What is going on with the world’s second largest-economy’s foreign-exchange reserves, which by far are the largest in the world?
To tackle this question, it is essential to understand the composition of China’s foreign-exchange reserves. China’s gigantic US$3 trillion foreign reserves are mainly from three sources: international trade surplus, inbound foreign direct investments (FDI) and external debts denominated in foreign currency.
The latter two, although counted as disposable reserves to some extent in practice, must be paid out when foreign investments withdraw or when foreign debts are due.
Since the 1980s when Beijing opened up to Western capitals, it has received US$1.6 trillion in foreign direct investment.
Foreign debts-wise, as of the end of the year, China has registered US$1.5 trillion in outstanding external debts denominated in foreign currency, of which 53 percent, or US$800 billion, were short-term debts, Chinese State Administration of Foreign Exchange data showed.
Total FDI and short-term external debts alone accounted for US$2.3 trillion of China’s US$3 trillion in foreign reserves, leaving China with only US$700 billion of truly owned reserves assets, just on par with what Russia had before its invasion of Ukraine.
Furthermore, taking into account the size of China’s US$17 trillion economy, China’s net foreign-exchange reserves volume is far below the IMF-recommended optimal level — 10 percent of GDP — for a fast-growing economy such as China’s.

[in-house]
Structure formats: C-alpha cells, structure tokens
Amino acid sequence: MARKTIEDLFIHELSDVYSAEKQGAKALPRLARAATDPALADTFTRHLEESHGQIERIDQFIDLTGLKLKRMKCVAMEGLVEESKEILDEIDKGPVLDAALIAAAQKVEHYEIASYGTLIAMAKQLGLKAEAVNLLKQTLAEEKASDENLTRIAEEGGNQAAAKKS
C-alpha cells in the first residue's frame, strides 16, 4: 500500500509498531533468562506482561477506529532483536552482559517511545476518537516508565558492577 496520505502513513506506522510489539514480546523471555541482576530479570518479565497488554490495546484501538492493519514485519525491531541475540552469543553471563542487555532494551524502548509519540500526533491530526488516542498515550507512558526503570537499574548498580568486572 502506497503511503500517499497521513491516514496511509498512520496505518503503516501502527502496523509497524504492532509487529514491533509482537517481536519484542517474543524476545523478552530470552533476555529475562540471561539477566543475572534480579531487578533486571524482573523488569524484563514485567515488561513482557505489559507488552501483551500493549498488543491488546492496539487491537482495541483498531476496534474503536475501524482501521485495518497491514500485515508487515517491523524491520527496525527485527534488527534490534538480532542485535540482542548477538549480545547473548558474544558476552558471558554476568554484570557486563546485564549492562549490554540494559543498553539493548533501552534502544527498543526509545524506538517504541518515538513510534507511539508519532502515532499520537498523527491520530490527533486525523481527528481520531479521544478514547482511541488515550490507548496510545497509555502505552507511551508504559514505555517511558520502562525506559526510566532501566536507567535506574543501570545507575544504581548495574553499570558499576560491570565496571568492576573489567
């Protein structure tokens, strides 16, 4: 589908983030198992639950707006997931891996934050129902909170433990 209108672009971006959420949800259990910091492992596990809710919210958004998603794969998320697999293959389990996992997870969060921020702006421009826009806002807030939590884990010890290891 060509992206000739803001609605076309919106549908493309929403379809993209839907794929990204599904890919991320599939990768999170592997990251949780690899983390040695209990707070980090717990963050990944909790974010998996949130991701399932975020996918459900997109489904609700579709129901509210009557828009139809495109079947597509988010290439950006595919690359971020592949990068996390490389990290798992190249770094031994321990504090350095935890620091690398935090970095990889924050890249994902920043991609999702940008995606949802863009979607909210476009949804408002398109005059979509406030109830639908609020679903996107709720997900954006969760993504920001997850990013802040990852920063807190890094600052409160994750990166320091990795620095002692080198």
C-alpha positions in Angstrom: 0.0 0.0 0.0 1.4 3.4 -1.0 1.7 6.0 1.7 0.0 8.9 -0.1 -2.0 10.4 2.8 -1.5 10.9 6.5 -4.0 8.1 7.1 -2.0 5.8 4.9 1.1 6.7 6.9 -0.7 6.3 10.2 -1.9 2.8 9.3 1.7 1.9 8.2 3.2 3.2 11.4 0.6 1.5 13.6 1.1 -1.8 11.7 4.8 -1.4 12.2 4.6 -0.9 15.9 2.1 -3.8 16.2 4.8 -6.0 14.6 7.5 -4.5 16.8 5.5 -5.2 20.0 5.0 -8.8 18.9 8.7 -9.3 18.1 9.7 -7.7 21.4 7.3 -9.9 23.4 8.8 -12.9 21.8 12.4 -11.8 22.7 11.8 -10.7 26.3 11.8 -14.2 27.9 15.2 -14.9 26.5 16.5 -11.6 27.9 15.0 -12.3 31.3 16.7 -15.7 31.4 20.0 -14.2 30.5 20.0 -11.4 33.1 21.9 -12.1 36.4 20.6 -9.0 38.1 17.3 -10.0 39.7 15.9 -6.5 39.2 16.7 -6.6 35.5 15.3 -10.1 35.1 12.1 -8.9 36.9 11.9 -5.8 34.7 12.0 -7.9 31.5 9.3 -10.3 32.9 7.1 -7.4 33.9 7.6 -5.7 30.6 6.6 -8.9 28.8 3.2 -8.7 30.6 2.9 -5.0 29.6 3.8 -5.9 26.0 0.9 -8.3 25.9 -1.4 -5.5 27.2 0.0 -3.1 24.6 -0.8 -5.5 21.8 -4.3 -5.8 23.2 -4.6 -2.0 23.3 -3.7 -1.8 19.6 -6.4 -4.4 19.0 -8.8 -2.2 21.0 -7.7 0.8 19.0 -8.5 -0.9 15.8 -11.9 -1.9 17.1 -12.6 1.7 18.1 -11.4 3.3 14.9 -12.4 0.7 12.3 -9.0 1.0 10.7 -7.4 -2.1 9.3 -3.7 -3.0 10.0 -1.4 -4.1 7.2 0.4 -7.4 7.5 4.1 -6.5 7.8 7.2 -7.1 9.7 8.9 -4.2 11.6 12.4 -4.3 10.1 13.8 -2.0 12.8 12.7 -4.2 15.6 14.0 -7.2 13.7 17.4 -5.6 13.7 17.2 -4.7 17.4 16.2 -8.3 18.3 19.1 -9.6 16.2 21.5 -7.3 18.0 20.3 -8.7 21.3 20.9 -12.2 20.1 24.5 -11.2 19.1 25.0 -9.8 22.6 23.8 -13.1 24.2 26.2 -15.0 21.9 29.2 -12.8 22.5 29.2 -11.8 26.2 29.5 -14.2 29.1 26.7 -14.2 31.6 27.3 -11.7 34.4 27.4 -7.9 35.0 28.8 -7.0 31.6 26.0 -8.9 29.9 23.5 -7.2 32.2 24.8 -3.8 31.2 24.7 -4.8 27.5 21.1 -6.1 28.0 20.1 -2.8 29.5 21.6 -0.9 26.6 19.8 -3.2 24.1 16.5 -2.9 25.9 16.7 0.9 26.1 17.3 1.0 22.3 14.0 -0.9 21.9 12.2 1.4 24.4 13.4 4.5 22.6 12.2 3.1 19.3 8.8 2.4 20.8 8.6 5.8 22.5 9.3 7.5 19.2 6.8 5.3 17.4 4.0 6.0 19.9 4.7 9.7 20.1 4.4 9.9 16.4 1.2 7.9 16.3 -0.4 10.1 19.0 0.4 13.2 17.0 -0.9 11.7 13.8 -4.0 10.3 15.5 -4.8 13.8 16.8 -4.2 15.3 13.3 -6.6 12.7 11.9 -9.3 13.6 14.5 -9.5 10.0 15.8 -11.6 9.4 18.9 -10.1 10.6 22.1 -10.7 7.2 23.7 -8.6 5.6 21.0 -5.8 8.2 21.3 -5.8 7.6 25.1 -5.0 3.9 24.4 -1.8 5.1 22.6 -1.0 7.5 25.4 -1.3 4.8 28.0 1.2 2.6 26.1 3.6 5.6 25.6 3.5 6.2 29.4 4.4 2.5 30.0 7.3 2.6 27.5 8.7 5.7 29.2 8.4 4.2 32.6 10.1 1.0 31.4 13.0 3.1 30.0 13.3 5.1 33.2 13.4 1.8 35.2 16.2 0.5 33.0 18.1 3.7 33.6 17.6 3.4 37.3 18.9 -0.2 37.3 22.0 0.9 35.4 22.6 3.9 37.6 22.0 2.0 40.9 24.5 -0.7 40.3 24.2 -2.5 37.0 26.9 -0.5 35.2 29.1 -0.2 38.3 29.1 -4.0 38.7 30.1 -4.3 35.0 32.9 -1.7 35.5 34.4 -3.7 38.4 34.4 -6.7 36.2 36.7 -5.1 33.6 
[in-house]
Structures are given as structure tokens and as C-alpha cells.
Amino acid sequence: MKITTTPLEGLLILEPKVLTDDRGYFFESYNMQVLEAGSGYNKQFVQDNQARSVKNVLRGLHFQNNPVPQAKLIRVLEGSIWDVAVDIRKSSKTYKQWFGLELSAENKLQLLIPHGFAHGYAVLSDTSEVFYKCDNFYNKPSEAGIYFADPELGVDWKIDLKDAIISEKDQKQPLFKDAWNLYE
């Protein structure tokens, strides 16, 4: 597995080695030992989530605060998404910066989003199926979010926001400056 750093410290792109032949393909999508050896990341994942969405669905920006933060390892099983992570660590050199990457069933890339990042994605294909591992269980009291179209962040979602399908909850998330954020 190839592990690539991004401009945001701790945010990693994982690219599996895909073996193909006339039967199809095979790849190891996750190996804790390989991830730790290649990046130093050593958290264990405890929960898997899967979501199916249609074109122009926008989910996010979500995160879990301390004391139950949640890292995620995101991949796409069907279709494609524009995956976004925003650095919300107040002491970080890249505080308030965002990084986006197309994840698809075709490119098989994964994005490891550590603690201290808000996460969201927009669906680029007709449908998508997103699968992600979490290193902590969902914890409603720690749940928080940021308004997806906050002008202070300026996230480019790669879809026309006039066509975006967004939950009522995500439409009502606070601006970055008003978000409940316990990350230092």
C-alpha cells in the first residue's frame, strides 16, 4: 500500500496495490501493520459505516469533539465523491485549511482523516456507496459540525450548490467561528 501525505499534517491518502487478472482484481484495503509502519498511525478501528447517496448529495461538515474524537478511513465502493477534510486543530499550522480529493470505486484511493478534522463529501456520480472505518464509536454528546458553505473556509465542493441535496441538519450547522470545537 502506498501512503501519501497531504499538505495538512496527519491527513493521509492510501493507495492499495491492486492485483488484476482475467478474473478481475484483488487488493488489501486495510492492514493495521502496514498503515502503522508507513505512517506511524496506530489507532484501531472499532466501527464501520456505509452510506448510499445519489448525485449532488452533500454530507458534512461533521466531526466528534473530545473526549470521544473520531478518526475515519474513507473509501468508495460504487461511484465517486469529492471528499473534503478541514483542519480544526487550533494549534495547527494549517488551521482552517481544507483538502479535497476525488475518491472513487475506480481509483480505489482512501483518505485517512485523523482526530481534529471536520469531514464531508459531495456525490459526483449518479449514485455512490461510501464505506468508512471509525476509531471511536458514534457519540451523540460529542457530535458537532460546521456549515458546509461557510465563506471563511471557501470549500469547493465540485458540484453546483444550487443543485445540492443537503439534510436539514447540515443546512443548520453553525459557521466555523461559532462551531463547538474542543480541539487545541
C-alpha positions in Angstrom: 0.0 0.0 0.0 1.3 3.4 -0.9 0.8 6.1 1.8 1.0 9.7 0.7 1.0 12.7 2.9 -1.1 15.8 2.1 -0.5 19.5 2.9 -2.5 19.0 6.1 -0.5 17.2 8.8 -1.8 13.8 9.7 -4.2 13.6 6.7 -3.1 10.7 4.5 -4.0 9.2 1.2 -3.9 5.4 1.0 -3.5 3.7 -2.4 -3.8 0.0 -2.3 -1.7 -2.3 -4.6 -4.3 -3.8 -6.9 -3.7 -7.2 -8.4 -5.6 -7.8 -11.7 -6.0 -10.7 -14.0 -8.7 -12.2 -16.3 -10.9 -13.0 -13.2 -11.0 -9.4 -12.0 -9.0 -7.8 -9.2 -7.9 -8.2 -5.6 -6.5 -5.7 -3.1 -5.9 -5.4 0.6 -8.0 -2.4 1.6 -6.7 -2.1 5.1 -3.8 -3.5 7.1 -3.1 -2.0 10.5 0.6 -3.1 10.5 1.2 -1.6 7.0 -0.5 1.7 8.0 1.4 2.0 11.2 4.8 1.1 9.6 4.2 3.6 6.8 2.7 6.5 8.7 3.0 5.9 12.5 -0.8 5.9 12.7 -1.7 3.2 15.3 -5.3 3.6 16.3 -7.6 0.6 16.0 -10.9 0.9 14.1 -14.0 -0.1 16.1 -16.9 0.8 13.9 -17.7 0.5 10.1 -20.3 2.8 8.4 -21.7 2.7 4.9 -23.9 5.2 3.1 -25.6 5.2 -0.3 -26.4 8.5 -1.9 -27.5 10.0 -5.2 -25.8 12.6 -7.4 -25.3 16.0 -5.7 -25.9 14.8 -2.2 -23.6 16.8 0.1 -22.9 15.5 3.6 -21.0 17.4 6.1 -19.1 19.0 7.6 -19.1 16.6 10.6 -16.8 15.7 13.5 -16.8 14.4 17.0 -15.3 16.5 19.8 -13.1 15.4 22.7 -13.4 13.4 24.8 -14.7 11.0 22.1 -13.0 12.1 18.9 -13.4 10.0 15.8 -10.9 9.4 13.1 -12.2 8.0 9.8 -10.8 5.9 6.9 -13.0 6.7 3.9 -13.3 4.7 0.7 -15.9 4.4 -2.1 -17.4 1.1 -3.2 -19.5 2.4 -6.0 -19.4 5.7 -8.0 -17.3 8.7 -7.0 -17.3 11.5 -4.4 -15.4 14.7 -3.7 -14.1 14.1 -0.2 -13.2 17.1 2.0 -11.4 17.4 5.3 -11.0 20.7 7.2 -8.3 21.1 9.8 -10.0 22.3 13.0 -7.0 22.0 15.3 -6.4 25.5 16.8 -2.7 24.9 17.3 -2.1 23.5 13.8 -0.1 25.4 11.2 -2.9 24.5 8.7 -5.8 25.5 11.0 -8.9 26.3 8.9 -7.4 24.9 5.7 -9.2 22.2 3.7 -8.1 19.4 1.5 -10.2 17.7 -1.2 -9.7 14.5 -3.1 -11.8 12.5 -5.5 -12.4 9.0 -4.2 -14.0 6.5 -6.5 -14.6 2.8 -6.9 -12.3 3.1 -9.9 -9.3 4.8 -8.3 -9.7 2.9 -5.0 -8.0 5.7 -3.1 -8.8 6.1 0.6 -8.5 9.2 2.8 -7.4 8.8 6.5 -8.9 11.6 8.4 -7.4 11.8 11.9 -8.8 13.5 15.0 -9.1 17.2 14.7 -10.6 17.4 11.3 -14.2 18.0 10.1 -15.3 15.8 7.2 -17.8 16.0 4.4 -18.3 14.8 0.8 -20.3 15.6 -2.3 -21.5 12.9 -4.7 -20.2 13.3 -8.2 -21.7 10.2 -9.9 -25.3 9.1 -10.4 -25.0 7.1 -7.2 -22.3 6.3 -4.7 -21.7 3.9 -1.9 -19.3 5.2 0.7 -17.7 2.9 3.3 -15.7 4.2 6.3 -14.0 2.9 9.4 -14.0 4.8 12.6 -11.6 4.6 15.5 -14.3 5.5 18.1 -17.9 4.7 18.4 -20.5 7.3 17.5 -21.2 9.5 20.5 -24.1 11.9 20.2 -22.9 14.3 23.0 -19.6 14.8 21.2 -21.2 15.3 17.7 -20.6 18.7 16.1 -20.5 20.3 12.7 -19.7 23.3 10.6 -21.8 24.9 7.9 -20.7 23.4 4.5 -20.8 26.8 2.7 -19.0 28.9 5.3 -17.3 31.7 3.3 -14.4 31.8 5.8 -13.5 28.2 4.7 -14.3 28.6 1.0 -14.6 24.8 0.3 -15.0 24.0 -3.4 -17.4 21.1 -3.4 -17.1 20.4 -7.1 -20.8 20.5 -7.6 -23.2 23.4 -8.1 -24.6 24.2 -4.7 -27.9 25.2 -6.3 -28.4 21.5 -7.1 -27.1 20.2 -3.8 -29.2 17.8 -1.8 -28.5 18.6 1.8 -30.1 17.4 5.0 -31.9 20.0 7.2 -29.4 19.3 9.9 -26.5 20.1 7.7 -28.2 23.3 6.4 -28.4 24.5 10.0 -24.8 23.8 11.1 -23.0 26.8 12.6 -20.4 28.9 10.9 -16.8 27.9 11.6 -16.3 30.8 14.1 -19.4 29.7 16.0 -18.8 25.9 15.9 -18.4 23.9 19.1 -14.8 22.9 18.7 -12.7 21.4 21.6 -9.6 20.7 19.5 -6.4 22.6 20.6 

In its economic heyday, China could bring in US$200 billion to US$400 billion annually through its trade surplus. So far, this steady supply of foreign currency has afforded Beijing the ability to fund its Belt and Road Initiative, foreign aid and other outbound FDIs.
With tensions growing between Beijing and its major trade partners in the West, China has sensed the beginning of the end of its profitable international trade model.
How far can China’s US$700 billion net foreign reserves go? Its need for crucial imports (oil, computer chips and data processors, iron ore, animal feed, etc) to maintain a minimum level of economic activities would cost the country between US$600 billion and US$700 billion annually.
Without a steady supply of a sizeable trade surplus to fill up the foreign reserves coffer, China would have to curb other foreign spending.
Meanwhile, the world has witnessed a drastic reduction in Belt and Road Initiative funding since 2020 as China’s first major spending adjustment to its deteriorating foreign reserves.
China’s gigantic foreign-exchange reserves were built largely on borrowed money and profits from an exploitative trade practice. The ongoing decoupling between China and the West will have two consequences for China: the loss of its customary trade surplus, and net outflow of FDI along with the trend of supply chain repositioning.
With FDI leaving the country and the maturation dates of external debts approaching, it will be more difficult for China to meet its essential imports needs and foreign debts obligations without tapping into its foreign reserves’ safe haven — its US Treasury holdings.
Although these changes will not bring down the house of China’s foreign reserves instantly, the first card has already been removed from the bottom. China will likely continue to cash in on its US Treasury holdings to make ends meet, only to be outpaced by the shrinking of its foreign reserves pool.
Daniel Jia is founder of consulting firm DJ LLC Integral Services in Spain.